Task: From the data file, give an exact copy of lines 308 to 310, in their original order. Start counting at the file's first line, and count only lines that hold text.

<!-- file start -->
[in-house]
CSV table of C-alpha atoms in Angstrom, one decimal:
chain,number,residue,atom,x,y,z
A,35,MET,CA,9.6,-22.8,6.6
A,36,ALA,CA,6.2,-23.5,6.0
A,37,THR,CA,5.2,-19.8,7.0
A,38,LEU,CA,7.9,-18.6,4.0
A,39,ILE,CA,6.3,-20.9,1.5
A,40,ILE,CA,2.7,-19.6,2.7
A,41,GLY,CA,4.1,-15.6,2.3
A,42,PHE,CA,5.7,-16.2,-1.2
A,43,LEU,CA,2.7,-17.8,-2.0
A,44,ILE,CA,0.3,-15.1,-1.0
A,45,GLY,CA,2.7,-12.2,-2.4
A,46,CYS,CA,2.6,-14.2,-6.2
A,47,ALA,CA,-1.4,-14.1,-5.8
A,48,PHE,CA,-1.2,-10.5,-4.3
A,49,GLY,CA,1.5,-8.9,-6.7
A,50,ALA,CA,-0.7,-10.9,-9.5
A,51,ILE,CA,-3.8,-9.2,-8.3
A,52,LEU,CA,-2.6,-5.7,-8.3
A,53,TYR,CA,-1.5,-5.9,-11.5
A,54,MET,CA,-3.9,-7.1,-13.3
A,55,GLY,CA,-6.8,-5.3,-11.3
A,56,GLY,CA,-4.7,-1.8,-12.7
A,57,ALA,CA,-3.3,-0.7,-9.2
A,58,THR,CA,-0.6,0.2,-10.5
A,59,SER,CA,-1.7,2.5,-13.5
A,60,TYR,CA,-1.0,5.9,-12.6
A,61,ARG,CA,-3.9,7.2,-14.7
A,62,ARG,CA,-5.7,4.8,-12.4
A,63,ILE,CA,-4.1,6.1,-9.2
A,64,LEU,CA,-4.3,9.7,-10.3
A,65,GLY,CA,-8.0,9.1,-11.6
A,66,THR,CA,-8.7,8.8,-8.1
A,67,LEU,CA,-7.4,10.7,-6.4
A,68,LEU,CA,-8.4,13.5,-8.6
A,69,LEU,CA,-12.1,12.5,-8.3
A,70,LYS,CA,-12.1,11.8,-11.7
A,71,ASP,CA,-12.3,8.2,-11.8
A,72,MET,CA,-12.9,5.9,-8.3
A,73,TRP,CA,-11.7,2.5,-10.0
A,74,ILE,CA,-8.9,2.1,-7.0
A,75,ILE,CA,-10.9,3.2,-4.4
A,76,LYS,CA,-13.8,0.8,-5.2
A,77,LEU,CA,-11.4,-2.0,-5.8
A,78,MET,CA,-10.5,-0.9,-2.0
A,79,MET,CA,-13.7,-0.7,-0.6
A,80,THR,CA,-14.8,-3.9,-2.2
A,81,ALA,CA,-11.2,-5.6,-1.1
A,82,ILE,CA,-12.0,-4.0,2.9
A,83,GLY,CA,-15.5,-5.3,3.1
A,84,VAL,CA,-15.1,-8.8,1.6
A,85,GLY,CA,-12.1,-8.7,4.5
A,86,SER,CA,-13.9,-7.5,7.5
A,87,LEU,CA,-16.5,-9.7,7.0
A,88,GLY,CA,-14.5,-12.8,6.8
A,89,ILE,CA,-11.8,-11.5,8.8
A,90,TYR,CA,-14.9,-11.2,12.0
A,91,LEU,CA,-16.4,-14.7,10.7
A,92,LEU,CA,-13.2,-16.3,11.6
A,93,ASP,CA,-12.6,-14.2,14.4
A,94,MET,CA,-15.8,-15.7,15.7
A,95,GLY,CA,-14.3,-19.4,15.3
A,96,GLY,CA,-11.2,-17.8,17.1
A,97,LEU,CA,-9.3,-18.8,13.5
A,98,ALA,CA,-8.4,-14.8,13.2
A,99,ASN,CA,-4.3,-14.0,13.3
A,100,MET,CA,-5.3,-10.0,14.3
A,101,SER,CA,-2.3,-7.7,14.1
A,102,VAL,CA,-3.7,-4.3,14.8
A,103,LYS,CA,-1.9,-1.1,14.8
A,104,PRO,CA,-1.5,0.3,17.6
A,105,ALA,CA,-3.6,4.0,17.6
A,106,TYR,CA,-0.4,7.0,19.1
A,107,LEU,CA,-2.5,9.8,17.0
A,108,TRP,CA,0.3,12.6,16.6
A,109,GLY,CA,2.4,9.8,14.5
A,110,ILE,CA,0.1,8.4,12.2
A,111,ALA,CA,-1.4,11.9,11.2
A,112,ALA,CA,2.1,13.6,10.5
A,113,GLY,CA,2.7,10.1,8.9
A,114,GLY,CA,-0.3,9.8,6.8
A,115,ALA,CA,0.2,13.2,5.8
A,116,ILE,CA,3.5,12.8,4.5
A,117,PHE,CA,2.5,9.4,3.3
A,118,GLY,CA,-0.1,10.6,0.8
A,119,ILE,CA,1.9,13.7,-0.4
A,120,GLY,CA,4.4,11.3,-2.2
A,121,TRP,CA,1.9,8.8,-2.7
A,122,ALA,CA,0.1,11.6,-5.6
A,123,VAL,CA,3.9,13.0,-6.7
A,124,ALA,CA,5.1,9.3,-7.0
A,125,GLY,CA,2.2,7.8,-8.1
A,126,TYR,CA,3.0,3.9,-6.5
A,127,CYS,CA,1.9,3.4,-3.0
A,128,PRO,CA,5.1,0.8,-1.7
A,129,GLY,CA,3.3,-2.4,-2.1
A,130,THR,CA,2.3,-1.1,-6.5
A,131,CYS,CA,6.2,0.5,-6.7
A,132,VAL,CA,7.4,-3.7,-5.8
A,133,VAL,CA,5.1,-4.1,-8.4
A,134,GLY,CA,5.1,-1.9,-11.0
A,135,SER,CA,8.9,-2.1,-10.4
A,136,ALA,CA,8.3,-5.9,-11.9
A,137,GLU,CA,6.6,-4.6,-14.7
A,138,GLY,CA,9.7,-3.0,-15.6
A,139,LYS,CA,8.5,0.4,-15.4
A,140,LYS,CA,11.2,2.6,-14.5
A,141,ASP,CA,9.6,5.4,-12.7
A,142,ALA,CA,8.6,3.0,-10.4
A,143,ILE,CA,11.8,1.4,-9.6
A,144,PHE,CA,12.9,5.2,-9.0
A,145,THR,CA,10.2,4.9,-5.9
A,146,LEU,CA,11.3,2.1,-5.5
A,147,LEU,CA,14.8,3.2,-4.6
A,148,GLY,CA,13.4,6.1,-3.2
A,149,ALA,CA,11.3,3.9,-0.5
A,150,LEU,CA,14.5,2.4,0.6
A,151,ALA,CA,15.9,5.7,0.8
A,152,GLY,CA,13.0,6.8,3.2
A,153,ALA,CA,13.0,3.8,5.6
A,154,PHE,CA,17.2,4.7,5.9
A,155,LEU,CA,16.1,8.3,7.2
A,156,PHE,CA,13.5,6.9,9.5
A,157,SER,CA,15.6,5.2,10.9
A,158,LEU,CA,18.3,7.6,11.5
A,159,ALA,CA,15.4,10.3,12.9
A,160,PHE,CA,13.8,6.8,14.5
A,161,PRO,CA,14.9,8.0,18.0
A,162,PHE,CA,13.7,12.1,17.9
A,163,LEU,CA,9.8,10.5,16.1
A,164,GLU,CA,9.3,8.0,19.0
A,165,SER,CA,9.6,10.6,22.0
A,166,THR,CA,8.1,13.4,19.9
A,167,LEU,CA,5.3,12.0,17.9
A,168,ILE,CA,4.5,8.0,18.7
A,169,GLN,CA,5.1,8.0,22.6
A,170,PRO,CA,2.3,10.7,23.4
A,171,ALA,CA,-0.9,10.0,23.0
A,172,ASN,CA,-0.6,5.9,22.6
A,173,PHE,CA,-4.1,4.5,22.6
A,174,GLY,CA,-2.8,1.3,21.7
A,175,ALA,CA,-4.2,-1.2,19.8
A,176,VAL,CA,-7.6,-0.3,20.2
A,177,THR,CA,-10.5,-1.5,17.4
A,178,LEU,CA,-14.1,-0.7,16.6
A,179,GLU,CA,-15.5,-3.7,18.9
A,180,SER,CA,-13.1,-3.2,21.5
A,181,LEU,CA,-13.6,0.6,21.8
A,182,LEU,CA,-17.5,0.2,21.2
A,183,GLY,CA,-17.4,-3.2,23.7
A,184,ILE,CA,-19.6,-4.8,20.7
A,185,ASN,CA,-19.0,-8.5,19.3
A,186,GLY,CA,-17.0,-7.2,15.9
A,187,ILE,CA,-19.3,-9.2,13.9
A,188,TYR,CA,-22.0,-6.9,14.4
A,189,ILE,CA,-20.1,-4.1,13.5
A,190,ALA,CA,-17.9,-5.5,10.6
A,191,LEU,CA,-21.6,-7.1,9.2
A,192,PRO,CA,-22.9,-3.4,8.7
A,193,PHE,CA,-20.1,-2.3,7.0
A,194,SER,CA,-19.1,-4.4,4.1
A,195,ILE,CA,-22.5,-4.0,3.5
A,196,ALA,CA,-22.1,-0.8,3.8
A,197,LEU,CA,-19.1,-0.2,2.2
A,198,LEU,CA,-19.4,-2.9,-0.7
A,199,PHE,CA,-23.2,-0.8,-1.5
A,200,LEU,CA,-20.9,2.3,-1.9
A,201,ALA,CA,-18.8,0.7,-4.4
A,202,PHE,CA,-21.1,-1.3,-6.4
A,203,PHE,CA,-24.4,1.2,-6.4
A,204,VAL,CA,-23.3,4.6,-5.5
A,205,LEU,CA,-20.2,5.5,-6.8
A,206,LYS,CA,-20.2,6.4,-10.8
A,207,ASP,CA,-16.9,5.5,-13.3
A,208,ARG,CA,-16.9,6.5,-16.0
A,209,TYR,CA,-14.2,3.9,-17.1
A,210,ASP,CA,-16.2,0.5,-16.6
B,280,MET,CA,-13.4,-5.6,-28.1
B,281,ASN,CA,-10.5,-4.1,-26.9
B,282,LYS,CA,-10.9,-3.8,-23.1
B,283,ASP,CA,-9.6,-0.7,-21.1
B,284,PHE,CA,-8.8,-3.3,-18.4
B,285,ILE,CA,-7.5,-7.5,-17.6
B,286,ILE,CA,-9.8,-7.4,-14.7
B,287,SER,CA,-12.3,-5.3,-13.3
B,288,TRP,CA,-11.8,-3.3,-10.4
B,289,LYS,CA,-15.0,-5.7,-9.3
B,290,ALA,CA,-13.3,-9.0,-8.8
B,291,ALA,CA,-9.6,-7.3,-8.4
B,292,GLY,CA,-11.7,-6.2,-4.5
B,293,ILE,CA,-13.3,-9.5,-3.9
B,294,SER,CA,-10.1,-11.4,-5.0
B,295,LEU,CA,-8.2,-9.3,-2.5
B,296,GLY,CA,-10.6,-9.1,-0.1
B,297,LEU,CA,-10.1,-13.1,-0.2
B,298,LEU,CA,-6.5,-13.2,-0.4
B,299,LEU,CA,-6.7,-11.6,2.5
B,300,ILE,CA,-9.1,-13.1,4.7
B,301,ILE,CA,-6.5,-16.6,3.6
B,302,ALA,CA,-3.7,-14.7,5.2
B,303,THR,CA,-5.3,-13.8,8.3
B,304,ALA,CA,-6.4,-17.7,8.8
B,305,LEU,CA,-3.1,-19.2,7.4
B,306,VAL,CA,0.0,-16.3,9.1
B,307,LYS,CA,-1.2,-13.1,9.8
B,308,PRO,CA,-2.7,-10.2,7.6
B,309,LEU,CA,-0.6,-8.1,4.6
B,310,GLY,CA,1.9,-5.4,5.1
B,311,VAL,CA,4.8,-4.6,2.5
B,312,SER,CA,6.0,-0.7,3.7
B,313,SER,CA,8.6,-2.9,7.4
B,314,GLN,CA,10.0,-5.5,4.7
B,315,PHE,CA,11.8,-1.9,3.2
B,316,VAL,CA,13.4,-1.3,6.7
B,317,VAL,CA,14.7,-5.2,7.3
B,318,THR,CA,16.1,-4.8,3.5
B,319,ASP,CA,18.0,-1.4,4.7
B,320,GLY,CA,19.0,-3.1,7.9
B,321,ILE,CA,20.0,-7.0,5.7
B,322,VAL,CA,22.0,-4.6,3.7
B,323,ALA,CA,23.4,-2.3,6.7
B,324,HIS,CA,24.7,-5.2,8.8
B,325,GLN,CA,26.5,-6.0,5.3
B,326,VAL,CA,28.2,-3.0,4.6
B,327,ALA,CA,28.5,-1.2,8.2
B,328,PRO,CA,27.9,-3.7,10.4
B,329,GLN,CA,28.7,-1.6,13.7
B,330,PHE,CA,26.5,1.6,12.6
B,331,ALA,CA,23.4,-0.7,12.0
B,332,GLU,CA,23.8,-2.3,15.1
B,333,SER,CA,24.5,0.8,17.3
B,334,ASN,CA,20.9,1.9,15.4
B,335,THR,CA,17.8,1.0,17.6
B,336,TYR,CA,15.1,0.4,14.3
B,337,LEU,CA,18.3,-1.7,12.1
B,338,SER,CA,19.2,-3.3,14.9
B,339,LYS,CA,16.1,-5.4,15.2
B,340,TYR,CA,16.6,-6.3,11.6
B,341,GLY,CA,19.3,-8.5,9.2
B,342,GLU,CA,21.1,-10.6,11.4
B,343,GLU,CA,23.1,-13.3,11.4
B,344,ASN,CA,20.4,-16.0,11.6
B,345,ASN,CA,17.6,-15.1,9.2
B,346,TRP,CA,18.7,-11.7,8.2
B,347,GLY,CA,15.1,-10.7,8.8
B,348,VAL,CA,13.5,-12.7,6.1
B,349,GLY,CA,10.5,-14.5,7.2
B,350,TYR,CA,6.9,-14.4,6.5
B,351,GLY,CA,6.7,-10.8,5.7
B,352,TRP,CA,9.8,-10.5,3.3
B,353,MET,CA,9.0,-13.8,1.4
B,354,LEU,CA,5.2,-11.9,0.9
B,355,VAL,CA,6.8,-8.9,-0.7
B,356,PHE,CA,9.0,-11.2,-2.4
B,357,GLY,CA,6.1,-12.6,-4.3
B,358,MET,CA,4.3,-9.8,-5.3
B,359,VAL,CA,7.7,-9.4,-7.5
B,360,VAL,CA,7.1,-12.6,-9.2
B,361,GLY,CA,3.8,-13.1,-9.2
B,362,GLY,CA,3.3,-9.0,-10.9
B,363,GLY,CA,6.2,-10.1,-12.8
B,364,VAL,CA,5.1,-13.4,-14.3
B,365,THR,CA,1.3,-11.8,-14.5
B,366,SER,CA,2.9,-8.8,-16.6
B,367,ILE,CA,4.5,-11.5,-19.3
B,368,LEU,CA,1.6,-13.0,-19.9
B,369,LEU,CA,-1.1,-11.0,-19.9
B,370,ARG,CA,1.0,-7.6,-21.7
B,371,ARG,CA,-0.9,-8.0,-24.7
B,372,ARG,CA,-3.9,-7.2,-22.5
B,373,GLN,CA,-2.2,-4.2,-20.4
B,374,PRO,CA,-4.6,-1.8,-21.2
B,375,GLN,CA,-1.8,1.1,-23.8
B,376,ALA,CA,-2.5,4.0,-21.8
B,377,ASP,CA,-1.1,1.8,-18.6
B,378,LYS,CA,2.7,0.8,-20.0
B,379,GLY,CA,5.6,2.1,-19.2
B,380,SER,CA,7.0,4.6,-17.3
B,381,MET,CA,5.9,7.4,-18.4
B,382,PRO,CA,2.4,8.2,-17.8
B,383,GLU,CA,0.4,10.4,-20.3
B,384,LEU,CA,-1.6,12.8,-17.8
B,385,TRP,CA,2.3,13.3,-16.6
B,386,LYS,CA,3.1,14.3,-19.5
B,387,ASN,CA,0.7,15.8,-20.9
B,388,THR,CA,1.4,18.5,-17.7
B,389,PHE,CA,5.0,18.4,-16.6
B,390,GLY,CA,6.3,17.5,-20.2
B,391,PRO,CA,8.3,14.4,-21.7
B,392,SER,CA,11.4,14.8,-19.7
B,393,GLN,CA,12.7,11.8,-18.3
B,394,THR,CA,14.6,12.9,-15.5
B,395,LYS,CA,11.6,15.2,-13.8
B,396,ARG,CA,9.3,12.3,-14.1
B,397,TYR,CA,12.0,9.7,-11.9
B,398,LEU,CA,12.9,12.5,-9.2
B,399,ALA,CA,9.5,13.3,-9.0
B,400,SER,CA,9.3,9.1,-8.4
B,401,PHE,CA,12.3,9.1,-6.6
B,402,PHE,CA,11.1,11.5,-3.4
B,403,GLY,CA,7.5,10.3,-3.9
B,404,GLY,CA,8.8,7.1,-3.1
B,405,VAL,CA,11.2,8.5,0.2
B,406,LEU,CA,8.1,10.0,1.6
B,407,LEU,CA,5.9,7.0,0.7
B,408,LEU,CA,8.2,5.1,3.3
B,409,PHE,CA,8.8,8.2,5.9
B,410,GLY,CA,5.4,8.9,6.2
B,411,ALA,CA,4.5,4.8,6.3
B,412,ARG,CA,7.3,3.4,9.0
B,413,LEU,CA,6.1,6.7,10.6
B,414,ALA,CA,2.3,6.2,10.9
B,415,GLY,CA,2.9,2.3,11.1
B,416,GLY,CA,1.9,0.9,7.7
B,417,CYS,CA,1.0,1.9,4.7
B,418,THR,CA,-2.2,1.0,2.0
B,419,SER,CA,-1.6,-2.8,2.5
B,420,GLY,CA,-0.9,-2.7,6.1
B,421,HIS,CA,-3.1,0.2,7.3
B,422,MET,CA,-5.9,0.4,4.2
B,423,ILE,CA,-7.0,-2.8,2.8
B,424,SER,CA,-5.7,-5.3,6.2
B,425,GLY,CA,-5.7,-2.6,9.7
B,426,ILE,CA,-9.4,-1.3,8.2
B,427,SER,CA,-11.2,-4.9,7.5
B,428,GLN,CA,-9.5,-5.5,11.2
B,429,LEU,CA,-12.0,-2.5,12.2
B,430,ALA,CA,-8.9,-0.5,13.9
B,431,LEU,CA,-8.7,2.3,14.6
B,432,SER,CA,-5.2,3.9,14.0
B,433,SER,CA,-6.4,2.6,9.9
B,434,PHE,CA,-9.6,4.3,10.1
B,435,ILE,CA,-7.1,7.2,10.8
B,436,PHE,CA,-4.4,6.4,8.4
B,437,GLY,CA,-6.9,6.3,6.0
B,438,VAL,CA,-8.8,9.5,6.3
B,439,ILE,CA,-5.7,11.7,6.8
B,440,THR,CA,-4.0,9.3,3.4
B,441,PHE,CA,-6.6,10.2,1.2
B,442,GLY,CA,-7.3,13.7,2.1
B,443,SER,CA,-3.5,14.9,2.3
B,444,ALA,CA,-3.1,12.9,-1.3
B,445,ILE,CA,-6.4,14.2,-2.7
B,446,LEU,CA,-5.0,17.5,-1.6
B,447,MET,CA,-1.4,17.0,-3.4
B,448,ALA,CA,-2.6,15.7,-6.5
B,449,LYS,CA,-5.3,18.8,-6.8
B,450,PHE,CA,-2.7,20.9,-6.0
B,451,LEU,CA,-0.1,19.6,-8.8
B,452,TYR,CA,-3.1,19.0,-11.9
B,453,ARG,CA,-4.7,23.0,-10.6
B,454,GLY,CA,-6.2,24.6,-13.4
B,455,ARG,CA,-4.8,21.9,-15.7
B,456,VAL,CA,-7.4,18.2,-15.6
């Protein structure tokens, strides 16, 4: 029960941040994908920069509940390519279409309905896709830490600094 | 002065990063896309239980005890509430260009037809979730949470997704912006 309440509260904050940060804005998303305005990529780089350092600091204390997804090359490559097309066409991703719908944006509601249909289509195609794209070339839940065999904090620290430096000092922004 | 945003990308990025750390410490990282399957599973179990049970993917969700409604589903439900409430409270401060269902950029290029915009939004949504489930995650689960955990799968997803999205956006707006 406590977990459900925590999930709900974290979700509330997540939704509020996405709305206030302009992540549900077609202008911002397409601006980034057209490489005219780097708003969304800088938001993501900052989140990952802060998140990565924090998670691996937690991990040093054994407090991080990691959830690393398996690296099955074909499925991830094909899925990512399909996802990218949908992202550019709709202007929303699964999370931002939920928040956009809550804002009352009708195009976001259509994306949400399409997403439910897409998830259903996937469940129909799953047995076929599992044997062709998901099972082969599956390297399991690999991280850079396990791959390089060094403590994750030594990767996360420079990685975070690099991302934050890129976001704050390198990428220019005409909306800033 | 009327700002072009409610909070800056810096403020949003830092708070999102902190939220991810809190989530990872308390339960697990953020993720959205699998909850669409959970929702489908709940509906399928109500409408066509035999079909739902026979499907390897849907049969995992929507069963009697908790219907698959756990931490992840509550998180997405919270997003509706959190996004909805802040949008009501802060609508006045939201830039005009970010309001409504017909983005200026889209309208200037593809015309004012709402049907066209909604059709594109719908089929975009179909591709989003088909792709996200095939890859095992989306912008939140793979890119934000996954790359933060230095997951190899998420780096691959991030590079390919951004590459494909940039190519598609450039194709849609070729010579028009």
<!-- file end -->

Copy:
B,408,LEU,CA,8.2,5.1,3.3
B,409,PHE,CA,8.8,8.2,5.9
B,410,GLY,CA,5.4,8.9,6.2